Human Life – Disposable

I’m still reeling from the news about the school shooting in Connecticut, which I’ve been following all afternoon. One of my piano students is kindergarten-age, for goodness’ sake! And I remember so vividly how sweet and small and precious my own daughters were at that age.

So many people on Facebook are screaming for more gun restriction laws – but just who’s going to have guns, then? I mean, for crying out loud, people, the school was a NO GUN ZONE… and who had the guns there? The criminal. The off-hinged young man who came in and shot up the school and killed at least 26 people, 20 little kids.

No. The problem is not “gun control.” It’s a rotten, selfish attitude that people are here for someone’s personal convenience, are disposable. It begins with the 1960s and the idea of contraception on demand, the idea that we can have our pleasure without consequences, without lifechanging commitment. It grew in the 1970s with the legalization of abortion-on-demand, and the idea that if the contraception fails (or if one is too lazy or selfish to use it) then a little surgical procedure will take care of the problem – the baby can’t even be called a baby any more; it has to be a “clump of cells” or a “fetus”; God forbid we should acknowledge the humanity of the unborn.

It grows with a sense that children can’t be spanked, no matter what they do, because that would hurt their precious feelings. Most of the parents I’ve known who refused to spank their children have tried to present themselves as morally superior to the rest of us, but in reality they’ve just been too damned lazy to deal with their kids. Working in a lawyer’s office, several years ago, I saw the names of some of those unspanked kids of my acquaintance listed on a series of police arrest reports for drug, larceny, and property damage charges. Mom and Dad wouldn’t deal with them as toddlers and preschoolers, so now the court system has to deal with them.

What happened in CT this morning is an extreme consequence of the disregard of personal responsibility. It’s really not so ironic that on the same day, in another abortion capitol, China, a man went through a crowd of school kids with a knife, hurting more than 20 of them.

We must renew our fight against the attitude of children – of people – as accessory objects that can be casually gotten rid of if they get in the way of our personal satisfaction.

The HHS Mandate

Every blogger in Christendom has addressed their reaction to the Health & Human Services mandate for religious institutions to fund contraception and abortion in their insurance packages. I think I’m ready to post mine, now. Goodness knows, I’ve commented on enough blogs and Facebook posts, this week.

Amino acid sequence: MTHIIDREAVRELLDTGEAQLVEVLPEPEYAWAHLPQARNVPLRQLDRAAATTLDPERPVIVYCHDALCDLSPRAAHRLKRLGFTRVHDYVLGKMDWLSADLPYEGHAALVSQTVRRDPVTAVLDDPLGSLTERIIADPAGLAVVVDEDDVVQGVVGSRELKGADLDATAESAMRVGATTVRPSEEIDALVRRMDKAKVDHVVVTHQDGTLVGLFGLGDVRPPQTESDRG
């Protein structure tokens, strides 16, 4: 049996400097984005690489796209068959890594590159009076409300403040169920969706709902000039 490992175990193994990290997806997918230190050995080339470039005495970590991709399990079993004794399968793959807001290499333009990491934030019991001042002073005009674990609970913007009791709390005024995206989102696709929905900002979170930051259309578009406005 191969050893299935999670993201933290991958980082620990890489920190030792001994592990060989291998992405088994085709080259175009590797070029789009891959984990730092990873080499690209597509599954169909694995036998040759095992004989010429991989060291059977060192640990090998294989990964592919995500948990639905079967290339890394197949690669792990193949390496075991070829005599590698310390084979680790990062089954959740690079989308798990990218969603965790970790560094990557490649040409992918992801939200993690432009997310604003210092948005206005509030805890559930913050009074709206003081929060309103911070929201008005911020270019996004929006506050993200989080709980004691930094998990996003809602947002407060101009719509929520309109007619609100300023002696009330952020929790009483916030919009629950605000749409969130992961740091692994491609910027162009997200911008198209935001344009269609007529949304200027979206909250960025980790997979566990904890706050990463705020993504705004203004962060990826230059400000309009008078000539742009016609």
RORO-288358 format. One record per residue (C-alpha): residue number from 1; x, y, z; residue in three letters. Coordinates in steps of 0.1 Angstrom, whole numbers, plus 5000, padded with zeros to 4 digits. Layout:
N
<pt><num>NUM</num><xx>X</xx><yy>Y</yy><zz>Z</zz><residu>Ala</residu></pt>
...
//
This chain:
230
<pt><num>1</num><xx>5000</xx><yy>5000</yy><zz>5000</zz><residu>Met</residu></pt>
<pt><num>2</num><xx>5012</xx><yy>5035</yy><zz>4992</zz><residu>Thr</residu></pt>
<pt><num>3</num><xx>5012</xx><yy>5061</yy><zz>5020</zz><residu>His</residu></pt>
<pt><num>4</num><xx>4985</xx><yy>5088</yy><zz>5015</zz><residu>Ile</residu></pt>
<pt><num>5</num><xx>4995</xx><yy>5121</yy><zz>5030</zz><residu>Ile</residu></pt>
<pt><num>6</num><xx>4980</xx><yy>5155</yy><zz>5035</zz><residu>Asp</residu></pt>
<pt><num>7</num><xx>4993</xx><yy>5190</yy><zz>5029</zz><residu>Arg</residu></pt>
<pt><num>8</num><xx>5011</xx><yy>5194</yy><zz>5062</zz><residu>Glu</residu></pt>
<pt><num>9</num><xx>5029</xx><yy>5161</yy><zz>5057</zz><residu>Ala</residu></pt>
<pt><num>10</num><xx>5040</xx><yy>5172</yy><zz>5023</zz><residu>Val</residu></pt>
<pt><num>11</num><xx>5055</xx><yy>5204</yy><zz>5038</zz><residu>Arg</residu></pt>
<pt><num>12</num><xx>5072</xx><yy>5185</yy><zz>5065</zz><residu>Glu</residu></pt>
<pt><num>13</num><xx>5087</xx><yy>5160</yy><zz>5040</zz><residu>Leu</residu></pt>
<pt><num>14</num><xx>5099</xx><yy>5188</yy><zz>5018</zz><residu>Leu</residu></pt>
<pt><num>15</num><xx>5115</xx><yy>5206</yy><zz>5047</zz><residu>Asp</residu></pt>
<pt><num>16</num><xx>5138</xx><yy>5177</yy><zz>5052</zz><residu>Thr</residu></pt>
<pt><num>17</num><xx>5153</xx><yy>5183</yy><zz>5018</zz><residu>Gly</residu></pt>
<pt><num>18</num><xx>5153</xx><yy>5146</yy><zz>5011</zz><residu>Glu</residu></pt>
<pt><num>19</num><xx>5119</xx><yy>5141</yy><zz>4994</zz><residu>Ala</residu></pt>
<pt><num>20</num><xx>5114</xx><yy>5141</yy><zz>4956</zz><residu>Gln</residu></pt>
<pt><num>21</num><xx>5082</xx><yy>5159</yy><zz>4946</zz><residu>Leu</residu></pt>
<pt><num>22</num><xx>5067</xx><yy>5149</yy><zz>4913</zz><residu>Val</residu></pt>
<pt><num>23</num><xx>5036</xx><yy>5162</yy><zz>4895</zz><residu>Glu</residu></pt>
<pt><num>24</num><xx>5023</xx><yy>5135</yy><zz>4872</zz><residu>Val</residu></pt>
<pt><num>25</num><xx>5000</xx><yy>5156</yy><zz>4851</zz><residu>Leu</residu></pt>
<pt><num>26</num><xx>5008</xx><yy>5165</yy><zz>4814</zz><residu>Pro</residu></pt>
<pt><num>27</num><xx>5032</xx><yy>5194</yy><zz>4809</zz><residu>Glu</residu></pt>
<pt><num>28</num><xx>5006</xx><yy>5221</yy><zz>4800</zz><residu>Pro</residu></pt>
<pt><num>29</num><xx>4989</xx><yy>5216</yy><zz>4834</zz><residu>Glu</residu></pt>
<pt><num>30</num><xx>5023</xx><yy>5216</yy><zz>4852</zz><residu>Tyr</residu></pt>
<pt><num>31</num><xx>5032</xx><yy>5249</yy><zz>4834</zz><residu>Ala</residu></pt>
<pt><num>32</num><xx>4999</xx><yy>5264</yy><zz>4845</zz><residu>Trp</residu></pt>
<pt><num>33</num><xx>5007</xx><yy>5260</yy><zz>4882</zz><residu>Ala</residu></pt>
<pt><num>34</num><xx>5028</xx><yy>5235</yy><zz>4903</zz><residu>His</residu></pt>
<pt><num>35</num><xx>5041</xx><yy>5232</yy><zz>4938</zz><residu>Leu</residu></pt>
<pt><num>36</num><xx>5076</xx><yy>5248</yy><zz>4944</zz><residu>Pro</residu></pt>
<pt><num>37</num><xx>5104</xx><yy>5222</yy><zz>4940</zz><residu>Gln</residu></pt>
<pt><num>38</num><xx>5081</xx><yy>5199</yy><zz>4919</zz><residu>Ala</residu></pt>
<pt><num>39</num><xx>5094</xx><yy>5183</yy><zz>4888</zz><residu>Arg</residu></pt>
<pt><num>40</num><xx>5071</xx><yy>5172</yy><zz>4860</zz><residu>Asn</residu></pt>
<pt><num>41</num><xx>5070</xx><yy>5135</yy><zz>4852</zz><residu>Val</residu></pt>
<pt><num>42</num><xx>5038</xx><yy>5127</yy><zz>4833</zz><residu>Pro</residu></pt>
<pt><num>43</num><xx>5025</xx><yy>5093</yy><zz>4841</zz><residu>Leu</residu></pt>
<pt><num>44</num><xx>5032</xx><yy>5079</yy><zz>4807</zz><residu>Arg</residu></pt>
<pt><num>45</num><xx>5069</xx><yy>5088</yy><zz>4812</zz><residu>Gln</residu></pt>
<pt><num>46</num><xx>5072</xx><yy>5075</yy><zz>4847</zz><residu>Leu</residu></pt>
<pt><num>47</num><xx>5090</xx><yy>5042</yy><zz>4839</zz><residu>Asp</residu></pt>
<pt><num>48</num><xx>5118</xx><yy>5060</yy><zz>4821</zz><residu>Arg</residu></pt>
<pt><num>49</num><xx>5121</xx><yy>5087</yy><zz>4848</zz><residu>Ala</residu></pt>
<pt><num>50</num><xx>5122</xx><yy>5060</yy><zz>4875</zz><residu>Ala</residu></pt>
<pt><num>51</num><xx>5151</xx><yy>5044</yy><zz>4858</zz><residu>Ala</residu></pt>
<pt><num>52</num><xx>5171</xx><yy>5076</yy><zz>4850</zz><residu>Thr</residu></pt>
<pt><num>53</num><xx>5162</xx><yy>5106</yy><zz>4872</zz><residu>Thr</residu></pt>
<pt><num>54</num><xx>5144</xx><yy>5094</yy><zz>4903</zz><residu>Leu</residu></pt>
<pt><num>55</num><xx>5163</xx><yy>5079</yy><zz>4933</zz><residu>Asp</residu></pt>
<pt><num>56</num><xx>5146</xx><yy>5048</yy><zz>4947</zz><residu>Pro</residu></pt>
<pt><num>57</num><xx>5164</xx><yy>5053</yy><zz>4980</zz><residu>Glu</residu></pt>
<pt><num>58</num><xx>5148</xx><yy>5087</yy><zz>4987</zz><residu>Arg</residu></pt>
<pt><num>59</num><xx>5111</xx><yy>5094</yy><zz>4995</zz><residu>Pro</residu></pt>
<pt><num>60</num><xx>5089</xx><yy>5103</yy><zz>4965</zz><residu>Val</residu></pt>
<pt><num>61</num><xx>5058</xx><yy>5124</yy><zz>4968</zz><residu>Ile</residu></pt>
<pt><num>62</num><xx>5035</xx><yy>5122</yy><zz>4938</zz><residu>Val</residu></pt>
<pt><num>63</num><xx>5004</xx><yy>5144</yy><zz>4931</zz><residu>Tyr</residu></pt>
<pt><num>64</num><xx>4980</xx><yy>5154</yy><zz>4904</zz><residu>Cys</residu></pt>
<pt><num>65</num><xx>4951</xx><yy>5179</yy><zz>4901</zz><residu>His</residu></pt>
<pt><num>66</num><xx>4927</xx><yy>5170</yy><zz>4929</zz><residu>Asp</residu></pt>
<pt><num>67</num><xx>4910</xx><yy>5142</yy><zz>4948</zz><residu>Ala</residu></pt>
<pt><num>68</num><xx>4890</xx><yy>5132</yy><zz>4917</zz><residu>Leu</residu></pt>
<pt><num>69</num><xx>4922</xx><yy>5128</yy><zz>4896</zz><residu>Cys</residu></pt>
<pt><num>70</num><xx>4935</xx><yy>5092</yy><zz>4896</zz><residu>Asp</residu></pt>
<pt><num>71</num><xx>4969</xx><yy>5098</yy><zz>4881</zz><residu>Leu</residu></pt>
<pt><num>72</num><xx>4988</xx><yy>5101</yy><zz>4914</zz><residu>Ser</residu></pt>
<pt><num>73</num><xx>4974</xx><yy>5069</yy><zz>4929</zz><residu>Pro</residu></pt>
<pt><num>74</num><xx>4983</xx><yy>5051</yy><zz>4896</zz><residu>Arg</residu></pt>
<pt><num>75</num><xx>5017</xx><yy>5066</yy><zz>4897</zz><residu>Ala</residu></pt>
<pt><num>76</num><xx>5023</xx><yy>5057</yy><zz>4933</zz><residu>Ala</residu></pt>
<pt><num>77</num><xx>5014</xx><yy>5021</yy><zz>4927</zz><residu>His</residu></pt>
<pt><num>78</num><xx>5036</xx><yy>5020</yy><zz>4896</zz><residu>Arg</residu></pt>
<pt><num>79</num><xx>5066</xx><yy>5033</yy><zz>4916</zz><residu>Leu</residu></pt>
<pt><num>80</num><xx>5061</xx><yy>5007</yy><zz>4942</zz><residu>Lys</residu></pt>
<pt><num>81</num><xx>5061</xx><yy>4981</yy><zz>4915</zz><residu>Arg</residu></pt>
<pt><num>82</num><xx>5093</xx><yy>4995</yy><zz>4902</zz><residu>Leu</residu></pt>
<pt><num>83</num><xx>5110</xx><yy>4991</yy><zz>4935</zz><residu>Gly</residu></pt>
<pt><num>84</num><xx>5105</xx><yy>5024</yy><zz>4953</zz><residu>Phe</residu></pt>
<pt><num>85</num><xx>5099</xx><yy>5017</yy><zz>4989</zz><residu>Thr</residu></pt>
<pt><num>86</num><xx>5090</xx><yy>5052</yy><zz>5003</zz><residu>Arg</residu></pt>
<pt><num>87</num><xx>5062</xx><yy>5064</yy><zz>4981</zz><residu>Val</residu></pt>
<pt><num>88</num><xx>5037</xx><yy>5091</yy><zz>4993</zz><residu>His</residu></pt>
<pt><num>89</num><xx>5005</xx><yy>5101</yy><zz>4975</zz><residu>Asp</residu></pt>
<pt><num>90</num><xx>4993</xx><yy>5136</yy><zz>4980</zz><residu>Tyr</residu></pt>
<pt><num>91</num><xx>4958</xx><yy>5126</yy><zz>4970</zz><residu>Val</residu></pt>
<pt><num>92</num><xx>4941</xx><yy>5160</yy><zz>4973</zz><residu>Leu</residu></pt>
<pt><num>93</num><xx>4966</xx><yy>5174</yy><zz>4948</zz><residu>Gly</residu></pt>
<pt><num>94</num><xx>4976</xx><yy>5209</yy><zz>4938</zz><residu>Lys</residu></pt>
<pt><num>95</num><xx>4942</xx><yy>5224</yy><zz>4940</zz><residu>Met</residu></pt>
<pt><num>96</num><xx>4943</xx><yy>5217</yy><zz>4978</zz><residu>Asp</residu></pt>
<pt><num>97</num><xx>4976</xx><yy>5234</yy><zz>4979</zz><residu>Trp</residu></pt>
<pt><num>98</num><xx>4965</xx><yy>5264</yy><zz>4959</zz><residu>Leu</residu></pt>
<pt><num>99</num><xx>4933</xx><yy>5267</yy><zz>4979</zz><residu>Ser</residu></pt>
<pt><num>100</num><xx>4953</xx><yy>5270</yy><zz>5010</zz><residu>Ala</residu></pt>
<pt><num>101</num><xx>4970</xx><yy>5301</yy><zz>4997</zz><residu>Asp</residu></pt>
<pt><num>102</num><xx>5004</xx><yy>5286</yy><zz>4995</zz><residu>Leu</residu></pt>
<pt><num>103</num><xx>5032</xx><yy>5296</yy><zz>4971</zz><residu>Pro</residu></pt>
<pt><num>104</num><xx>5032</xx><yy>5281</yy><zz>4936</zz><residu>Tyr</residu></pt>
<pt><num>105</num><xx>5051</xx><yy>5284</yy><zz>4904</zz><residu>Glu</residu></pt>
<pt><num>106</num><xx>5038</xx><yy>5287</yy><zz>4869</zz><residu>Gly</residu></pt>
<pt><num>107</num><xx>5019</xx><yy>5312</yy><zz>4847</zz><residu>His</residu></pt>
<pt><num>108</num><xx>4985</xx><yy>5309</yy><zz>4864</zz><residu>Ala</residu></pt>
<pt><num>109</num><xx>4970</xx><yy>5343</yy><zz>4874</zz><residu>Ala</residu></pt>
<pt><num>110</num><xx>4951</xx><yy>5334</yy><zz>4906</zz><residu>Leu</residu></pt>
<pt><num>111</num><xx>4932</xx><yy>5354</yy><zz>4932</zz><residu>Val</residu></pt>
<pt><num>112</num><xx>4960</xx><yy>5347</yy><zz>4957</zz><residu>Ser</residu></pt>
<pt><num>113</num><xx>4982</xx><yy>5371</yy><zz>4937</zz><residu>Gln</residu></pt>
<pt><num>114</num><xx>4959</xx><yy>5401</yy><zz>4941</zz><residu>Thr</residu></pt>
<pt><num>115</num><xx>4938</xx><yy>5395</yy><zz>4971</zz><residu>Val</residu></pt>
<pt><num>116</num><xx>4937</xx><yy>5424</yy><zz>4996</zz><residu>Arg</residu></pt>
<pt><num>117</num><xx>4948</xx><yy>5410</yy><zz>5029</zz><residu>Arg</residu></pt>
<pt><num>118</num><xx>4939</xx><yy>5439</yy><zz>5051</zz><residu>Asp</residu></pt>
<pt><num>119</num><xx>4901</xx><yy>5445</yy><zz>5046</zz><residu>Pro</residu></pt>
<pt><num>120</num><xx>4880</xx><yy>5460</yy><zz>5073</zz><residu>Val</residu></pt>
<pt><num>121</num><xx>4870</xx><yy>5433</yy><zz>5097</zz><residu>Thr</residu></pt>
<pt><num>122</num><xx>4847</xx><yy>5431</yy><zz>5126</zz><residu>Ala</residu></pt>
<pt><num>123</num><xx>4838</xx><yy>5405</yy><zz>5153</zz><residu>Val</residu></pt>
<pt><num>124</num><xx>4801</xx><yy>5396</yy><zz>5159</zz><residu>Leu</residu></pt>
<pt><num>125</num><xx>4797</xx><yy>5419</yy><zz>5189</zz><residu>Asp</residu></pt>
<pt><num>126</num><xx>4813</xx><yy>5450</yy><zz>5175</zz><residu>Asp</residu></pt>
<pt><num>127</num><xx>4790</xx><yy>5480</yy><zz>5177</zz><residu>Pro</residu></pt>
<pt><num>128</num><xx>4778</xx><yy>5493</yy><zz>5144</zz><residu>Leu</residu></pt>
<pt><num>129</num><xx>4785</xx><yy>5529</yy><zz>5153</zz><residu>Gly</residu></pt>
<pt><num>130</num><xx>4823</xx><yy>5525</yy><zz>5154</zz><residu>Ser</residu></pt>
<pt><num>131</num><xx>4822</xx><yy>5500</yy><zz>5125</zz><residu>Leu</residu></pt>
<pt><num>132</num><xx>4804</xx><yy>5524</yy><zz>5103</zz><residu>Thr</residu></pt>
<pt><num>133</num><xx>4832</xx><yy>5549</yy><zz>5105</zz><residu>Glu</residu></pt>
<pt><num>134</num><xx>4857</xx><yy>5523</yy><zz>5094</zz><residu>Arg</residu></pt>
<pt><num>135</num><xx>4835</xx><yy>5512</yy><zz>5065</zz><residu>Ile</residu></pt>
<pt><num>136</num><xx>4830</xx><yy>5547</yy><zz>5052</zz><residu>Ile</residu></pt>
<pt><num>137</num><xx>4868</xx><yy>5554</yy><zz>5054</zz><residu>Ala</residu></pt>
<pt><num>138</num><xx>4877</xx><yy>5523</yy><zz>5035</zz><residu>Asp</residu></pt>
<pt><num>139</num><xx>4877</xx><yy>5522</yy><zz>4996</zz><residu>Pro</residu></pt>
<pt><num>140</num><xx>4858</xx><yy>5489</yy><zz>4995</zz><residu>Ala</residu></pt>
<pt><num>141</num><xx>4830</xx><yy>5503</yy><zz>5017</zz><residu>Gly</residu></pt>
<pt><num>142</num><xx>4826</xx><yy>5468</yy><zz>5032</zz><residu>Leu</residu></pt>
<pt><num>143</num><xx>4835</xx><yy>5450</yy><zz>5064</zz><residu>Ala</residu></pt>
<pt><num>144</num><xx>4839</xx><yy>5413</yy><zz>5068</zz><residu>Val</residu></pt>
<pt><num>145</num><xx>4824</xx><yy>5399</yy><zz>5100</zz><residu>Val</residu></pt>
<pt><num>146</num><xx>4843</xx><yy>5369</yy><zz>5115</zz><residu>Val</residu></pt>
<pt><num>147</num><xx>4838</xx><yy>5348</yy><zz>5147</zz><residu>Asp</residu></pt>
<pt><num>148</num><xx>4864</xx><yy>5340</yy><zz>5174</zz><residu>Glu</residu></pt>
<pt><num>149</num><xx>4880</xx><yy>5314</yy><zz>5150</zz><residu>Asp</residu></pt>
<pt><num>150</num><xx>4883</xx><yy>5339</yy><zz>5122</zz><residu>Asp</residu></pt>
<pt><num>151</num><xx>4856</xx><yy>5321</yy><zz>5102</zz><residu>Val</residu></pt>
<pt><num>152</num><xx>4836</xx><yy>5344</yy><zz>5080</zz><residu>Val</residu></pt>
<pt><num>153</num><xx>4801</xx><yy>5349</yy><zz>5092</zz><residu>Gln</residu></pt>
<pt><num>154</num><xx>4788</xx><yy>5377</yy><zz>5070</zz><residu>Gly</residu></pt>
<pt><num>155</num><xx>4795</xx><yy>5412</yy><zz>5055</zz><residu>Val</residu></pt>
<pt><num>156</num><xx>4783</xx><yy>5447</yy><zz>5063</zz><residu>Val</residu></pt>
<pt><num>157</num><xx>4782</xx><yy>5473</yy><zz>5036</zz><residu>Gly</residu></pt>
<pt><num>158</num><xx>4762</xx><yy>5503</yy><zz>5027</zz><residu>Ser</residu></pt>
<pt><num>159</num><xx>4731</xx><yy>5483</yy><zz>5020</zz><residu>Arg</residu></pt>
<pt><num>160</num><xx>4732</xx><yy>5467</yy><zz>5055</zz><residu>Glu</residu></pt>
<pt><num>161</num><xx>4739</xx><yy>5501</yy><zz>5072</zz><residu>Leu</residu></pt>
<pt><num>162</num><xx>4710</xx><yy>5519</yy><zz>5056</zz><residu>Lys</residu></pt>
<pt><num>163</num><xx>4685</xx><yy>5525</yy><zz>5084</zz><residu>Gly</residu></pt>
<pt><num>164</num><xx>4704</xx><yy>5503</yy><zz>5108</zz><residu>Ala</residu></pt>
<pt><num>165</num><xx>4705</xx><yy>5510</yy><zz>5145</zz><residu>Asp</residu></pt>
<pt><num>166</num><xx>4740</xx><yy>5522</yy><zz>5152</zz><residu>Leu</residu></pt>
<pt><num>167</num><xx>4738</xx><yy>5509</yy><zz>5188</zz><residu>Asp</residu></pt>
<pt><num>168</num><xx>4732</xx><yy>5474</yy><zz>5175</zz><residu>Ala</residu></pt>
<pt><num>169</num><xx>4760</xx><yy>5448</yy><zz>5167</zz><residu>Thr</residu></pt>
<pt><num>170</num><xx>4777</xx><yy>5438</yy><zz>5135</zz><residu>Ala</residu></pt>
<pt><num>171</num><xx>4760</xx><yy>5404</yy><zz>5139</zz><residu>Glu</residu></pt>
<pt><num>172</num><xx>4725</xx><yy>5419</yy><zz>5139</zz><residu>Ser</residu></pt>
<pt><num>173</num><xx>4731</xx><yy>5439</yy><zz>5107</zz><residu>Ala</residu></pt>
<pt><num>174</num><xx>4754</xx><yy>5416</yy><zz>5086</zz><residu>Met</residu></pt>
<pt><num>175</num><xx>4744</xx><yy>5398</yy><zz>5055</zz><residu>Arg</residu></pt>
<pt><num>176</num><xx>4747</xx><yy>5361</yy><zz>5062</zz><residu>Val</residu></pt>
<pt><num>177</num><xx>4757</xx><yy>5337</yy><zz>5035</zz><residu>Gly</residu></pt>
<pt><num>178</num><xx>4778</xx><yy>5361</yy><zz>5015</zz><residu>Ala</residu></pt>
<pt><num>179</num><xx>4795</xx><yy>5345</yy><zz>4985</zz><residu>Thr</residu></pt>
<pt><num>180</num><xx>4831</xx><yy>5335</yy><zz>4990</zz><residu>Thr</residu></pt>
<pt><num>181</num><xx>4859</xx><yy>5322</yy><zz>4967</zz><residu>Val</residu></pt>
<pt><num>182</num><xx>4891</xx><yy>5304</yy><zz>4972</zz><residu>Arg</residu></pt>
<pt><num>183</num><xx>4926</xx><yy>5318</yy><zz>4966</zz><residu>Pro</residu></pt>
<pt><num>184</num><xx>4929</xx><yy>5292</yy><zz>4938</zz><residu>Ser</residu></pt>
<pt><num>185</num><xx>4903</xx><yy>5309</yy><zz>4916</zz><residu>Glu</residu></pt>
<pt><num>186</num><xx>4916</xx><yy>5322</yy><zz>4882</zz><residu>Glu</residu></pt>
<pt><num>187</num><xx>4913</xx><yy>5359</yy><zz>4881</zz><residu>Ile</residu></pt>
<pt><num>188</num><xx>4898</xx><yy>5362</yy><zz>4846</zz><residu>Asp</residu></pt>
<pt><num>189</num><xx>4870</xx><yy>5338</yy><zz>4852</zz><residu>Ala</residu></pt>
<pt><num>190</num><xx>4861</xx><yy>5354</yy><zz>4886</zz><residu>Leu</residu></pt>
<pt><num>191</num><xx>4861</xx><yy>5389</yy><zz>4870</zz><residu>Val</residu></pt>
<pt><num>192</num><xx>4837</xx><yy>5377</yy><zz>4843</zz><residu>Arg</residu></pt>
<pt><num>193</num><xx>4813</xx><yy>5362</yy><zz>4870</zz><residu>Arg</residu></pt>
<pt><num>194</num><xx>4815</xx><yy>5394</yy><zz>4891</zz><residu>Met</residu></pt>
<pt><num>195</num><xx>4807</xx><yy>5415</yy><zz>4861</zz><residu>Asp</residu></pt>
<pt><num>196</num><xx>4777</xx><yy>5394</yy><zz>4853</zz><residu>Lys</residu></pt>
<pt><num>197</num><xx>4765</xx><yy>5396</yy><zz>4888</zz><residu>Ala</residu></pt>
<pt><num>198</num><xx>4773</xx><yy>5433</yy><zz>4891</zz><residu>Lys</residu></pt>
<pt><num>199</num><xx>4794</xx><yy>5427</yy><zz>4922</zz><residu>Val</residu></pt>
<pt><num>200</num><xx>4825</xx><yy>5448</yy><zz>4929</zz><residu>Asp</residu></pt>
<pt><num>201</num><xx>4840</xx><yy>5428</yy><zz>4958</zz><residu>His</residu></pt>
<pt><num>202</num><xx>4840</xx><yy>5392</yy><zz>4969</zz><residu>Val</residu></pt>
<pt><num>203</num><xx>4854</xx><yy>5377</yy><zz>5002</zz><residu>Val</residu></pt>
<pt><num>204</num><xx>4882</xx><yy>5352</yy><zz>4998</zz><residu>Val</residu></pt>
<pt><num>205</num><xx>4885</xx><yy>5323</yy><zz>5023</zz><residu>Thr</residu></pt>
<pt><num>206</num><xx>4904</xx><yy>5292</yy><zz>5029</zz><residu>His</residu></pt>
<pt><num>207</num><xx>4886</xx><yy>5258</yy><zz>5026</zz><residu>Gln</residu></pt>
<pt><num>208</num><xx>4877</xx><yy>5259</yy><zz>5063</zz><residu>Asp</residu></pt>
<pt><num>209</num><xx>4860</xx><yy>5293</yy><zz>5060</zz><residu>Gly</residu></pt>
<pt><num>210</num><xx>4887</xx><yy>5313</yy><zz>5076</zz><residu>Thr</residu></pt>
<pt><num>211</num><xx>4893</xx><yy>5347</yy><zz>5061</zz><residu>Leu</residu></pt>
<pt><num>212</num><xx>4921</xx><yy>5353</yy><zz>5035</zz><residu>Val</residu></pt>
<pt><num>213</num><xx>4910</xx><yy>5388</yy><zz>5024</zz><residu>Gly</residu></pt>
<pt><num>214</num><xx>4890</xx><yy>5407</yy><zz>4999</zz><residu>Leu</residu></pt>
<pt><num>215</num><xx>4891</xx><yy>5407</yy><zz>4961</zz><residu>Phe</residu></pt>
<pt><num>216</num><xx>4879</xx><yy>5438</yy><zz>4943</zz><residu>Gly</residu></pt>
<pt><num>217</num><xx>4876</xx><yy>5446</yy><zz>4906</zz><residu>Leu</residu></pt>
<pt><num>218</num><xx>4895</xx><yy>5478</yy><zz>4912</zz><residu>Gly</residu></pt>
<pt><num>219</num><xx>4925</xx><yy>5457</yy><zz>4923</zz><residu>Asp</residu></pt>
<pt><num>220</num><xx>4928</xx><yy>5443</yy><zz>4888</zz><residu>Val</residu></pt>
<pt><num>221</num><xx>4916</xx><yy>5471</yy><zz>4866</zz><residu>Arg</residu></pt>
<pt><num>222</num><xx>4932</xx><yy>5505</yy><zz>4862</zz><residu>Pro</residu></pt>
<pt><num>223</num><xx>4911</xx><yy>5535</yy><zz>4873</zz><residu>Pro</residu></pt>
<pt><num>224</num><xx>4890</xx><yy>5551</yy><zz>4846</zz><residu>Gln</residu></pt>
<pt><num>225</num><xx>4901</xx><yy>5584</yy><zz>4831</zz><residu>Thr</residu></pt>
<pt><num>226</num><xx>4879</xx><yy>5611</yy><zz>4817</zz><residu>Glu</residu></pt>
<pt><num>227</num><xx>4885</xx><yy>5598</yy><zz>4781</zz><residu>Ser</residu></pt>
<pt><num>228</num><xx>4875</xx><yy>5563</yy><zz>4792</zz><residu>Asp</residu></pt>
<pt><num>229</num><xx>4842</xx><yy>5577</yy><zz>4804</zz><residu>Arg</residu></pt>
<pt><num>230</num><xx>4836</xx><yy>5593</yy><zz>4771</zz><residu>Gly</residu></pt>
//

Obviously, I do NOT support the Obama administration’s move. Sure, there are exceptions. If you only hire members of your church, and if you only serve members of your church, you’re exempt. But what church do you know of that is so self-limited and self-contained as that? Every church I know of, Catholic and Protestant, hires people outside its own membership. Most Catholic parishes have to hire nonCatholic musicians because there aren’t enough musicians to go around any more. Right now I have the pleasure (heightened by my delight in the irony of it all) of being a Catholic filling in for a nonCatholic church’s pianist while she recovers from surgery. Many churches have support staff not from the membership, for a variety of reasons – if nothing else, many hire cleaning teams.

Every church daycare I know of serves families not of its membership. Every charitable outreach, whether food pantry, clothes closet, or whatever, is extended to the larger community, not limited to that narrow congregation. Catholic hospitals comprise some 25% of medical services in this country – and they don’t limit their hiring or their caregiving to Catholics.

So the exemptions are worthless.

Right now, Catholics are being named as the target population being affected by this mandate, but let’s not fool ourselves, Mr & Mrs America: many, many nonCatholic Christians find this mandate a violation of their own religious sensibilities. Every Protestant Church I was ever part of – Methodist, Baptist, Christian & Missionary Alliance, FourSquare, Pentecostal Holiness – taught that abortion is wrong, that it is murder of an unborn child and therefore unconscionable to a Christian community. Many, many of those churches taught against certain types of contraception which act as abortifacients (IUD and the Pill). They, too, are being held in contempt by this Administration in this mandate.